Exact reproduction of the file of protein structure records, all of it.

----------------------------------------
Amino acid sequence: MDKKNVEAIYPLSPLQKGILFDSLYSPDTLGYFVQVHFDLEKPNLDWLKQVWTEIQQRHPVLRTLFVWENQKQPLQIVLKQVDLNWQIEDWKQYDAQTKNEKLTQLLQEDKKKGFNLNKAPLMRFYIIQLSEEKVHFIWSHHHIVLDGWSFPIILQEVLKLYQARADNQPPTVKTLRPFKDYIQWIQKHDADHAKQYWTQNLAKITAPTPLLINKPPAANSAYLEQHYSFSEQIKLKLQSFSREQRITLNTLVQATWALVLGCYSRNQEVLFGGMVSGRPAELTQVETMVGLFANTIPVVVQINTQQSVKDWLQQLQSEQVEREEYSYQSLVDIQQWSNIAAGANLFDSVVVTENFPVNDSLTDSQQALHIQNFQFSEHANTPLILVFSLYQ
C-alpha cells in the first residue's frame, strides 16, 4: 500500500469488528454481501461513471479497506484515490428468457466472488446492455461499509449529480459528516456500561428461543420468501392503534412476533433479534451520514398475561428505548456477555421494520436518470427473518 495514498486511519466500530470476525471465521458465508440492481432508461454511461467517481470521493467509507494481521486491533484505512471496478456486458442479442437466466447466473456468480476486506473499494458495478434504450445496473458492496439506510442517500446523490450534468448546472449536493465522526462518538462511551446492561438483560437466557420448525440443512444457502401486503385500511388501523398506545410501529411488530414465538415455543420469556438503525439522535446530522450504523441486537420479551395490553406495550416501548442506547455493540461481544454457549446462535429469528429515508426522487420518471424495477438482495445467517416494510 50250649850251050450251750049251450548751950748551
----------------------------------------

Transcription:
Amino acid sequence: MDKKNVEAIYPLSPLQKGILFDSLYSPDTLGYFVQVHFDLEKPNLDWLKQVWTEIQQRHPVLRTLFVWENQKQPLQIVLKQVDLNWQIEDWKQYDAQTKNEKLTQLLQEDKKKGFNLNKAPLMRFYIIQLSEEKVHFIWSHHHIVLDGWSFPIILQEVLKLYQARADNQPPTVKTLRPFKDYIQWIQKHDADHAKQYWTQNLAKITAPTPLLINKPPAANSAYLEQHYSFSEQIKLKLQSFSREQRITLNTLVQATWALVLGCYSRNQEVLFGGMVSGRPAELTQVETMVGLFANTIPVVVQINTQQSVKDWLQQLQSEQVEREEYSYQSLVDIQQWSNIAAGANLFDSVVVTENFPVNDSLTDSQQALHIQNFQFSEHANTPLILVFSLYQ
C-alpha cells in the first residue's frame, strides 16, 4: 500500500469488528454481501461513471479497506484515490428468457466472488446492455461499509449529480459528516456500561428461543420468501392503534412476533433479534451520514398475561428505548456477555421494520436518470427473518 495514498486511519466500530470476525471465521458465508440492481432508461454511461467517481470521493467509507494481521486491533484505512471496478456486458442479442437466466447466473456468480476486506473499494458495478434504450445496473458492496439506510442517500446523490450534468448546472449536493465522526462518538462511551446492561438483560437466557420448525440443512444457502401486503385500511388501523398506545410501529411488530414465538415455543420469556438503525439522535446530522450504523441486537420479551395490553406495550416501548442506547455493540461481544454457549446462535429469528429515508426522487420518471424495477438482495445467517416494510 50250649850251050450251750049251450548751950748551